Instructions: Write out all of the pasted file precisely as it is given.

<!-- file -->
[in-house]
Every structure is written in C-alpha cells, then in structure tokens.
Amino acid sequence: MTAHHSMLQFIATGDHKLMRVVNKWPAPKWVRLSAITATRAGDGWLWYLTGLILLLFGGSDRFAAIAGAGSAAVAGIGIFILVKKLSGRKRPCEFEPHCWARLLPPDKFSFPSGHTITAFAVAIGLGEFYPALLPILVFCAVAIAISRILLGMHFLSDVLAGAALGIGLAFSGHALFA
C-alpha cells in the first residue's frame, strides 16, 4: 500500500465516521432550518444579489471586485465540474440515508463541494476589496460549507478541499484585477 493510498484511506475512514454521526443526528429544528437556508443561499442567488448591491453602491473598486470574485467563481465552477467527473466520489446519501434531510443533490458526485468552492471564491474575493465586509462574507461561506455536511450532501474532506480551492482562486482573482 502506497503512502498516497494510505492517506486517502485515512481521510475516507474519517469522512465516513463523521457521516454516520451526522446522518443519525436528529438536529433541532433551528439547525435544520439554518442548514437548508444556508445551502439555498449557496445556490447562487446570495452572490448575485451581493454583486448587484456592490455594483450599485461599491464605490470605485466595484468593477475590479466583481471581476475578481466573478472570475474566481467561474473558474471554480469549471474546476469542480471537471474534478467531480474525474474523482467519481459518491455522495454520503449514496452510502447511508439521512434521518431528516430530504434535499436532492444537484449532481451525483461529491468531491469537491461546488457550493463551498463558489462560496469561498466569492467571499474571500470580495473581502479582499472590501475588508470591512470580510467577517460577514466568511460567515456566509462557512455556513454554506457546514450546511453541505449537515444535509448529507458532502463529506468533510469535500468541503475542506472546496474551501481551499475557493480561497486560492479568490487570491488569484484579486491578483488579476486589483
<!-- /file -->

[in-house]
Every structure is written in C-alpha cells, then in structure tokens.
Amino acid sequence: MTAHHSMLQFIATGDHKLMRVVNKWPAPKWVRLSAITATRAGDGWLWYLTGLILLLFGGSDRFAAIAGAGSAAVAGIGIFILVKKLSGRKRPCEFEPHCWARLLPPDKFSFPSGHTITAFAVAIGLGEFYPALLPILVFCAVAIAISRILLGMHFLSDVLAGAALGIGLAFSGHALFA
C-alpha cells in the first residue's frame, strides 16, 4: 500500500465516521432550518444579489471586485465540474440515508463541494476589496460549507478541499484585477 493510498484511506475512514454521526443526528429544528437556508443561499442567488448591491453602491473598486470574485467563481465552477467527473466520489446519501434531510443533490458526485468552492471564491474575493465586509462574507461561506455536511450532501474532506480551492482562486482573482 502506497503512502498516497494510505492517506486517502485515512481521510475516507474519517469522512465516513463523521457521516454516520451526522446522518443519525436528529438536529433541532433551528439547525435544520439554518442548514437548508444556508445551502439555498449557496445556490447562487446570495452572490448575485451581493454583486448587484456592490455594483450599485461599491464605490470605485466595484468593477475590479466583481471581476475578481466573478472570475474566481467561474473558474471554480469549471474546476469542480471537471474534478467531480474525474474523482467519481459518491455522495454520503449514496452510502447511508439521512434521518431528516430530504434535499436532492444537484449532481451525483461529491468531491469537491461546488457550493463551498463558489462560496469561498466569492467571499474571500470580495473581502479582499472590501475588508470591512470580510467577517460577514466568511460567515456566509462557512455556513454554506457546514450546511453541505449537515444535509448529507458532502463529506468533510469535500468541503475542506472546496474551501481551499475557493480561497486560492479568490487570491488569484484579486491578483488579476486589483